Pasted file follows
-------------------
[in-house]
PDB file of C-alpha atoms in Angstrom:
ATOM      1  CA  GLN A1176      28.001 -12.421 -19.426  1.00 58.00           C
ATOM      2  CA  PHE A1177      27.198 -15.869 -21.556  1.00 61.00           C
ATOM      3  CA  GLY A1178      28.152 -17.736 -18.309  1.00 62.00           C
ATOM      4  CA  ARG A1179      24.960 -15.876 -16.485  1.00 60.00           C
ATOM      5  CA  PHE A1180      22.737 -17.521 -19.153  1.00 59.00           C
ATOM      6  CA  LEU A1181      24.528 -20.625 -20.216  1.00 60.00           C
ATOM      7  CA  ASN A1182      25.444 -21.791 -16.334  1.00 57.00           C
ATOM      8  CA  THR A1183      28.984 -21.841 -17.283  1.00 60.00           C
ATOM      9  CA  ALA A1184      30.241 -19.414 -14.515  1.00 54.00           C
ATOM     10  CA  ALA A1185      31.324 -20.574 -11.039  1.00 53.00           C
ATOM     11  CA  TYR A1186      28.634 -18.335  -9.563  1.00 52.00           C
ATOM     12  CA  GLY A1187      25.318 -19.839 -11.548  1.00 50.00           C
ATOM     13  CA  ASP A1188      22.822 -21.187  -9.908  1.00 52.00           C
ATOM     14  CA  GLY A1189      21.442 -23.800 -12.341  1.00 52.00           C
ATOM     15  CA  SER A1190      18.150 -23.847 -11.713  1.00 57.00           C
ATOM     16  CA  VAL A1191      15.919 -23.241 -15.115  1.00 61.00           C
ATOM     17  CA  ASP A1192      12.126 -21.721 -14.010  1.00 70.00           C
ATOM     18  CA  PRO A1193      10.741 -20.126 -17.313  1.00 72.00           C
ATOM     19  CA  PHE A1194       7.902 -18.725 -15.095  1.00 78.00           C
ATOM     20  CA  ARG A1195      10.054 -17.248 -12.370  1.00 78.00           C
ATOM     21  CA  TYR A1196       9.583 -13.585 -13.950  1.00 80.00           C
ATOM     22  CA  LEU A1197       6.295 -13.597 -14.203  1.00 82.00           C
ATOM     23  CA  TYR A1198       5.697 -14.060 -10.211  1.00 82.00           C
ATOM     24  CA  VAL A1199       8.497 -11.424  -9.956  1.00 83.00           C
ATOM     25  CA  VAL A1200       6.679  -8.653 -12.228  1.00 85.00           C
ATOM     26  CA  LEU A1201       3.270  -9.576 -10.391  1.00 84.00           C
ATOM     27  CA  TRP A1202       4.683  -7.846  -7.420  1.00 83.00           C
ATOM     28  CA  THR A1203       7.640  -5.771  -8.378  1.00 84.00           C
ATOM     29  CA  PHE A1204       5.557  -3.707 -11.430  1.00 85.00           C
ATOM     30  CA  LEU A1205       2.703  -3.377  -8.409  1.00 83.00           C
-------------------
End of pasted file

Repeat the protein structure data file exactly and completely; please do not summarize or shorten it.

[in-house]
PDB file of C-alpha atoms in Angstrom:
ATOM      1  CA  GLN A1176      28.001 -12.421 -19.426  1.00 58.00           C
ATOM      2  CA  PHE A1177      27.198 -15.869 -21.556  1.00 61.00           C
ATOM      3  CA  GLY A1178      28.152 -17.736 -18.309  1.00 62.00           C
ATOM      4  CA  ARG A1179      24.960 -15.876 -16.485  1.00 60.00           C
ATOM      5  CA  PHE A1180      22.737 -17.521 -19.153  1.00 59.00           C
ATOM      6  CA  LEU A1181      24.528 -20.625 -20.216  1.00 60.00           C
ATOM      7  CA  ASN A1182      25.444 -21.791 -16.334  1.00 57.00           C
ATOM      8  CA  THR A1183      28.984 -21.841 -17.283  1.00 60.00           C
ATOM      9  CA  ALA A1184      30.241 -19.414 -14.515  1.00 54.00           C
ATOM     10  CA  ALA A1185      31.324 -20.574 -11.039  1.00 53.00           C
ATOM     11  CA  TYR A1186      28.634 -18.335  -9.563  1.00 52.00           C
ATOM     12  CA  GLY A1187      25.318 -19.839 -11.548  1.00 50.00           C
ATOM     13  CA  ASP A1188      22.822 -21.187  -9.908  1.00 52.00           C
ATOM     14  CA  GLY A1189      21.442 -23.800 -12.341  1.00 52.00           C
ATOM     15  CA  SER A1190      18.150 -23.847 -11.713  1.00 57.00           C
ATOM     16  CA  VAL A1191      15.919 -23.241 -15.115  1.00 61.00           C
ATOM     17  CA  ASP A1192      12.126 -21.721 -14.010  1.00 70.00           C
ATOM     18  CA  PRO A1193      10.741 -20.126 -17.313  1.00 72.00           C
ATOM     19  CA  PHE A1194       7.902 -18.725 -15.095  1.00 78.00           C
ATOM     20  CA  ARG A1195      10.054 -17.248 -12.370  1.00 78.00           C
ATOM     21  CA  TYR A1196       9.583 -13.585 -13.950  1.00 80.00           C
ATOM     22  CA  LEU A1197       6.295 -13.597 -14.203  1.00 82.00           C
ATOM     23  CA  TYR A1198       5.697 -14.060 -10.211  1.00 82.00           C
ATOM     24  CA  VAL A1199       8.497 -11.424  -9.956  1.00 83.00           C
ATOM     25  CA  VAL A1200       6.679  -8.653 -12.228  1.00 85.00           C
ATOM     26  CA  LEU A1201       3.270  -9.576 -10.391  1.00 84.00           C
ATOM     27  CA  TRP A1202       4.683  -7.846  -7.420  1.00 83.00           C
ATOM     28  CA  THR A1203       7.640  -5.771  -8.378  1.00 84.00           C
ATOM     29  CA  PHE A1204       5.557  -3.707 -11.430  1.00 85.00           C
ATOM     30  CA  LEU A1205       2.703  -3.377  -8.409  1.00 83.00           C